Bank Failures Explained: Questions, Answers and How CRE Fits In


If my company is currently leasing space, what does the banking turmoil mean for me? What do I need to know?


There are a few key things to consider. • With the economy slowing and a mild recession as our baseline, we already expected most property types to shift towards a tenant-friendlier environment. Landlords will be looking to fill space amidst broad softening in momentum and the latest volatility will likely give tenants, on average, even more leverage. • That said, don’t expect all tenants to be treated equally. It usually is the case that tenants want information about a landlord’s financials and vice versa. For high quality tenants, you just got more leverage. For tenants with a shorter track record or who don’t have pristine credit, it may be harder to qualify for a lease. Landlords will want to ensure the viability of the lease commitment. • Due diligence on a landlord’s finances lets tenants be better educated about the propensity of a given owner to invest in their asset, absorb increases in operating costs (that they shoulder) and to weather the ongoing headwinds associated with the interest rate environment. Tenants should be well informed about these matters.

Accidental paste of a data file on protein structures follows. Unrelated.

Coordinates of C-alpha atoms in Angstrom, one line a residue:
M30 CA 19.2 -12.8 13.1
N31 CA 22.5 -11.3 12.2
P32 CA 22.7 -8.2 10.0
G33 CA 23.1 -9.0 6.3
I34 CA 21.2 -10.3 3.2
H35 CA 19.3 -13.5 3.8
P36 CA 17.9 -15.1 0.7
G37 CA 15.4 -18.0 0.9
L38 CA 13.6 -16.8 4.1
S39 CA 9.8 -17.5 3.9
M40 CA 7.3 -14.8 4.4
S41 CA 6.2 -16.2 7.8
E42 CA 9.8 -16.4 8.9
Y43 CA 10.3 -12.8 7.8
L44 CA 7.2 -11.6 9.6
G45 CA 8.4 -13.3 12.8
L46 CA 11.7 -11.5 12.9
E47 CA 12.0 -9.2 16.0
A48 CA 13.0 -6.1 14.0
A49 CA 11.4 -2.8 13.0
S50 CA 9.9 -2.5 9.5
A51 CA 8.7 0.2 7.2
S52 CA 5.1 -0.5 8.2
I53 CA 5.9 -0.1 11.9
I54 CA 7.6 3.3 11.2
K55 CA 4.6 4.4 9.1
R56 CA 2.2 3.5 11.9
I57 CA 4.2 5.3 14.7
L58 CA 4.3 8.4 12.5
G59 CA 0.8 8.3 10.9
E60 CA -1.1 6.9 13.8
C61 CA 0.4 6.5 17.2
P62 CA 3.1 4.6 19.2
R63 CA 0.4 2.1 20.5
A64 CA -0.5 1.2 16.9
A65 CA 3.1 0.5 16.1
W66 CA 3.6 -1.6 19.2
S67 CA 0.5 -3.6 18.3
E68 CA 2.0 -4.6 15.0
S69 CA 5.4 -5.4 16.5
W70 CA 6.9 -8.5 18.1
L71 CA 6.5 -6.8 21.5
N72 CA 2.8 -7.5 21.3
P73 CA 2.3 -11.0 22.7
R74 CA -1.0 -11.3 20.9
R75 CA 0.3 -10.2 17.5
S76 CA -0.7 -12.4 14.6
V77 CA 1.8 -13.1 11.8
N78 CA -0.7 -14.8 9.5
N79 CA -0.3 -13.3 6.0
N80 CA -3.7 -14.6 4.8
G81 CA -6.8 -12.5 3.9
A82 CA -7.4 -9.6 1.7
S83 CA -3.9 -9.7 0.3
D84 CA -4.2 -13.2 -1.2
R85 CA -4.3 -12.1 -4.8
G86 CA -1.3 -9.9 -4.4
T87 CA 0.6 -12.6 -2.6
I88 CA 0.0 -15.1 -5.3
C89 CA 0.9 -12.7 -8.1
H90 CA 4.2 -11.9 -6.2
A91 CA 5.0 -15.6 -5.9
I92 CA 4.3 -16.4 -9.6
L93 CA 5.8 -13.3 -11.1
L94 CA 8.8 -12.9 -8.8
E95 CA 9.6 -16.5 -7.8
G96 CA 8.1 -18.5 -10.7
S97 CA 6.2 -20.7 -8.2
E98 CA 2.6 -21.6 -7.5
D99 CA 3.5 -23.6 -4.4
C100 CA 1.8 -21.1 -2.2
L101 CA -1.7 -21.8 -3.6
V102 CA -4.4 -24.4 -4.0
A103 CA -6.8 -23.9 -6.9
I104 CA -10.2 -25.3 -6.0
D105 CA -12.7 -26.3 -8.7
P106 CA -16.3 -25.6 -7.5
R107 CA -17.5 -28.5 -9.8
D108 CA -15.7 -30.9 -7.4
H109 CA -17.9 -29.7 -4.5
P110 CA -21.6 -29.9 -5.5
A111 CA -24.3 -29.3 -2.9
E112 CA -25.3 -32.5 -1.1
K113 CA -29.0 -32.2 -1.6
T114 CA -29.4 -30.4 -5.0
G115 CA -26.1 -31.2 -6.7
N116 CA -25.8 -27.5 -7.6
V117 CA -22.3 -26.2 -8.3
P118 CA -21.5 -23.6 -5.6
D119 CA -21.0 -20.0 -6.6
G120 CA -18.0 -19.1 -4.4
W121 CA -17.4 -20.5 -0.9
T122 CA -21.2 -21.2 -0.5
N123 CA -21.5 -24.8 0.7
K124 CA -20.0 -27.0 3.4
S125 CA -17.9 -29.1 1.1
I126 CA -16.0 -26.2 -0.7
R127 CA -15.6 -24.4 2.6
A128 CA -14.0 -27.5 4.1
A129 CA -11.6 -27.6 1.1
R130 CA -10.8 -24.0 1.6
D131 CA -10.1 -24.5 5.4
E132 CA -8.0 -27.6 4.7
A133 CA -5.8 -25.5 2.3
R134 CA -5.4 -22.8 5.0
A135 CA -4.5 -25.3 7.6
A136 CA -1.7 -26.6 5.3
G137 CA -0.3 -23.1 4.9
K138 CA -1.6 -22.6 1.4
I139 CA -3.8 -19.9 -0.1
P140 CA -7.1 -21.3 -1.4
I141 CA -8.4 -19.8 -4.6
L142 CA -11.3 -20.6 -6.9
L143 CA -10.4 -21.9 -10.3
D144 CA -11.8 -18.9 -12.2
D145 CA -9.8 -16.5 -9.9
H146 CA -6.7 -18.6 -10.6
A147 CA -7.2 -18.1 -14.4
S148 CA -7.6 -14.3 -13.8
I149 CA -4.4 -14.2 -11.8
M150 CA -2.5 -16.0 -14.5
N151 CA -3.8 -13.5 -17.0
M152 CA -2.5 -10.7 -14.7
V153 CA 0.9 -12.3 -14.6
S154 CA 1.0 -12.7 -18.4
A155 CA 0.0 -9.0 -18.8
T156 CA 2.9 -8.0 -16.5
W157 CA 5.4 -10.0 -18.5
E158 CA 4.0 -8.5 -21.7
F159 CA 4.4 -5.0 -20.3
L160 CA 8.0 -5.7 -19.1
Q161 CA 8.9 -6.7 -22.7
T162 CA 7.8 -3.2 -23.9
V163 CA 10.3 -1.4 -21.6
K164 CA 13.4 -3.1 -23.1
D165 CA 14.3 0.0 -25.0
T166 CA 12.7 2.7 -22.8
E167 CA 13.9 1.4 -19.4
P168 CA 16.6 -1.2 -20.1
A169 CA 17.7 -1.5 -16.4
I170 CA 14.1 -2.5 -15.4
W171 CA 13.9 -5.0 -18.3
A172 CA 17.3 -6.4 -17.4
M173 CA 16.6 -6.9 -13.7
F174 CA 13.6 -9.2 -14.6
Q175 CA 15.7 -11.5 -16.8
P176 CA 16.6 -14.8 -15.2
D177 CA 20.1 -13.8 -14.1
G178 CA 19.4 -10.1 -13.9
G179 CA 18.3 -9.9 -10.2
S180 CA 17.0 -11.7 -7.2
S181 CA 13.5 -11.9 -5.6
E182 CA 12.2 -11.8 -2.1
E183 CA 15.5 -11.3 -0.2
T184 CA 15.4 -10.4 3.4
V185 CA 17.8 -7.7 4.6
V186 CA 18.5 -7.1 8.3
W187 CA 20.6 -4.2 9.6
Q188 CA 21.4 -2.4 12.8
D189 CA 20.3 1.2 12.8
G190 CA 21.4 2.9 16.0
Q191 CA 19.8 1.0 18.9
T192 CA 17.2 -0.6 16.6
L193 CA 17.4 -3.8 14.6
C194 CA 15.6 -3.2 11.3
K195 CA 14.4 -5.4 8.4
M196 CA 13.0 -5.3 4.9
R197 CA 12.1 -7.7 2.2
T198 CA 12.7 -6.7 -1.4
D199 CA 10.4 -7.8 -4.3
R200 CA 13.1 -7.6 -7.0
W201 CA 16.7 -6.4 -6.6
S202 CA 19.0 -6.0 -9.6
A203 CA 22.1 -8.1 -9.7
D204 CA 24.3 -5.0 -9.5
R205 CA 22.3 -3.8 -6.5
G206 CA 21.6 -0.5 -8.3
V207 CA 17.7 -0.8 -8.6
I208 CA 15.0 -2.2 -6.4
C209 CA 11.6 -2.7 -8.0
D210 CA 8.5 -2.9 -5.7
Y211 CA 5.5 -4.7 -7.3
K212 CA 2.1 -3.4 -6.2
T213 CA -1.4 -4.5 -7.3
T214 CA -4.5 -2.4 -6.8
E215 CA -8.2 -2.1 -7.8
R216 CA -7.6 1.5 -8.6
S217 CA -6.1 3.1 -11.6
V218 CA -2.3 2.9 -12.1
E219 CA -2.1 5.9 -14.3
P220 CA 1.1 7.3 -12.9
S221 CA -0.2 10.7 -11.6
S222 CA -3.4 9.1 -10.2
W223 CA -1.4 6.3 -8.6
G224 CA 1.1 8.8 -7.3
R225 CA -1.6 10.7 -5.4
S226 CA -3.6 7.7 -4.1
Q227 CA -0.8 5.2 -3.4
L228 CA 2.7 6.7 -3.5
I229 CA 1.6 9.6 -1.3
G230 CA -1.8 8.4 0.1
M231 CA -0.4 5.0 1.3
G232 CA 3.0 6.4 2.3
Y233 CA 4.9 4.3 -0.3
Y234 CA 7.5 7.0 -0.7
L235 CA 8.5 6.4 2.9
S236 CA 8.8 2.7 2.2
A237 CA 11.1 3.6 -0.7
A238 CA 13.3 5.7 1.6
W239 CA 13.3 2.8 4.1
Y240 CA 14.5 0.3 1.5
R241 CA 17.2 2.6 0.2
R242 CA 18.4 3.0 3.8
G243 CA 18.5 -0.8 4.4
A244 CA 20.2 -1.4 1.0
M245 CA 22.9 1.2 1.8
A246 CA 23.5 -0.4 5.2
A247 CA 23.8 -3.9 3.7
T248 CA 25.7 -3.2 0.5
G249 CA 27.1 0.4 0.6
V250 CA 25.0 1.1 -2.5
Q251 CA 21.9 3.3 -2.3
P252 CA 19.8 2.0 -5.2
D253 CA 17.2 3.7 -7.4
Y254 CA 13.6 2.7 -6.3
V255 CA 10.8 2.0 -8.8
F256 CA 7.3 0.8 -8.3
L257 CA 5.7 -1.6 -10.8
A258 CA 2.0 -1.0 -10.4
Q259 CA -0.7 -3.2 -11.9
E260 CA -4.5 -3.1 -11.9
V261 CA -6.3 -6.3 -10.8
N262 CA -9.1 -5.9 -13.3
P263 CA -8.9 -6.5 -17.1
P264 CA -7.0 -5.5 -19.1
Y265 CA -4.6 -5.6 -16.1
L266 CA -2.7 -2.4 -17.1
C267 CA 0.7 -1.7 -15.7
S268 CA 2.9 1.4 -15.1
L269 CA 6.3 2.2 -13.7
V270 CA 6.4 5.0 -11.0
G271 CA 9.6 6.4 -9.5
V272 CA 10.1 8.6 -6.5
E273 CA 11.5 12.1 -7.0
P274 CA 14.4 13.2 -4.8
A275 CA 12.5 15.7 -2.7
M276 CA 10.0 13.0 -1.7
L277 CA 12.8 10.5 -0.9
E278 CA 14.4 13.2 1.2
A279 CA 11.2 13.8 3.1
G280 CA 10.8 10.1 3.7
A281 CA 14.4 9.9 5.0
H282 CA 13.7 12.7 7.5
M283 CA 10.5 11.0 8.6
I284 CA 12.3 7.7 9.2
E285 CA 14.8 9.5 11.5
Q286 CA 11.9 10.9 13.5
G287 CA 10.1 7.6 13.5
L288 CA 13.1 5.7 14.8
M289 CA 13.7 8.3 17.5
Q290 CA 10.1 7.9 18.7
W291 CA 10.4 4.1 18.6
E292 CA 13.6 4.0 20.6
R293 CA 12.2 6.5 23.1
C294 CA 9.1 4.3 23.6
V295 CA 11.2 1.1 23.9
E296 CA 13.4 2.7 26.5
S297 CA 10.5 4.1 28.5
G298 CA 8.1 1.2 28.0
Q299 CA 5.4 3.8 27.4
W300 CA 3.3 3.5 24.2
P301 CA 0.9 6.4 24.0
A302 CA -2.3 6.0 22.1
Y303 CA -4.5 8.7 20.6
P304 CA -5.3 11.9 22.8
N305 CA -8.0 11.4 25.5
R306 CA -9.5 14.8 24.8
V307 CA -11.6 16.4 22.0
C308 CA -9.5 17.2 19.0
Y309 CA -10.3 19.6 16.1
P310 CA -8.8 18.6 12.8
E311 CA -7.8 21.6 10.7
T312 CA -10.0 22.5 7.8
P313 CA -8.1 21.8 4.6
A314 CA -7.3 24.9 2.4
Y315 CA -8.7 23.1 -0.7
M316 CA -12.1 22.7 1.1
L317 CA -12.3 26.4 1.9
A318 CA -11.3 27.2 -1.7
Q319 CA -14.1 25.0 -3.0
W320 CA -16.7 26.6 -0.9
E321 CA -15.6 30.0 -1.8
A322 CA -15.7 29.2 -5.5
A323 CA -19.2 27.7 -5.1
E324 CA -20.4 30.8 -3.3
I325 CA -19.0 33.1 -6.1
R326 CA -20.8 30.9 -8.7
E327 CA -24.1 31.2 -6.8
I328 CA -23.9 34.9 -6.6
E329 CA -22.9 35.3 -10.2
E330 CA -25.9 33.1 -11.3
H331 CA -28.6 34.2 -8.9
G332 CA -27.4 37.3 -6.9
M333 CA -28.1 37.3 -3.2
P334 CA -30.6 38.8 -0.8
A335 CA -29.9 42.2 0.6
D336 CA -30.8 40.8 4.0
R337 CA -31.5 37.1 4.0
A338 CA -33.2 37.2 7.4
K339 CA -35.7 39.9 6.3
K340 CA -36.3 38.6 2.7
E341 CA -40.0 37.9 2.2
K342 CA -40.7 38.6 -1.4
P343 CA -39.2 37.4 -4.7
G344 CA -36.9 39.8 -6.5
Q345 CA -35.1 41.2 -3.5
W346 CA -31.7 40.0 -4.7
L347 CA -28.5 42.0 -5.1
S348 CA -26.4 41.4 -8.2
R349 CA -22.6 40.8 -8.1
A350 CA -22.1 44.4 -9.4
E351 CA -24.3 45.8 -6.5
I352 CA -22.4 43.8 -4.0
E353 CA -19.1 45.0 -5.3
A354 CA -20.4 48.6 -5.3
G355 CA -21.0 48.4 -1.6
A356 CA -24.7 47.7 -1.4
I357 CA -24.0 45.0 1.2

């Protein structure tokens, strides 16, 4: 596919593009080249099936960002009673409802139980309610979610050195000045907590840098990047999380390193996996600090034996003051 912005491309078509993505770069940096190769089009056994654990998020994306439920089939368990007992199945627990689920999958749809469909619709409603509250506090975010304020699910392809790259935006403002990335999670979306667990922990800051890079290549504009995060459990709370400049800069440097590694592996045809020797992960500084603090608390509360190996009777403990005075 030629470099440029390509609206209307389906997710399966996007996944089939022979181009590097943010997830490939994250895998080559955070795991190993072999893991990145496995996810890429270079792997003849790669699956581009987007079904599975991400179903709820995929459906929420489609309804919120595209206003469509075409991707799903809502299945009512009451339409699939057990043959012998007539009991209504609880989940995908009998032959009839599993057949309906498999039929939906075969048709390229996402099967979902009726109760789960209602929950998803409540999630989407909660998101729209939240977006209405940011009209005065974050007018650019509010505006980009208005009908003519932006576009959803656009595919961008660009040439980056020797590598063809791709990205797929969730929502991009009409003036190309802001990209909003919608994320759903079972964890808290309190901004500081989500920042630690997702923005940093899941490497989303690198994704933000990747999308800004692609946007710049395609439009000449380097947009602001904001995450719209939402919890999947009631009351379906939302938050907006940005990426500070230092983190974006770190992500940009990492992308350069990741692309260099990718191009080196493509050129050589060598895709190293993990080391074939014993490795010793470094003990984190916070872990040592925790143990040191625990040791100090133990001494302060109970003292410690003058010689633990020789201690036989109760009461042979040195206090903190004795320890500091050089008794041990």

• For companies who have leased space in ongoing construction, the good news is that most development is considered to be attractive on a risk-adjusted basis. Even if banks pull back from lending here, the reality is that other lender groups have been willing to step in. Most new CRE product outperforms the broader market. There could be bumps in the road though, if a developer cannot secure financing and a project stalls. • Some companies had deposits and/or letters of credit at the failed banks. On deposits, even if a bank fails, the FDIC has a process to handle the resolution and that typically means your bank name will change, but within days of a failure, deposits are available. Recently, all deposits were made whole but that is not a guarantee moving forward. On LOCs, companies should be prepared to replace LOCs quickly in anticipation of demand letters from landlords. These unique circumstances apply to those who were clients of a failed bank. Knowing what to anticipate ‘in case’ is helpful but we don’t think many more banks will go down like the three we’ve been discussing in this document.

Bank Failures Explained - Questions, Answers and How CRE Fits In


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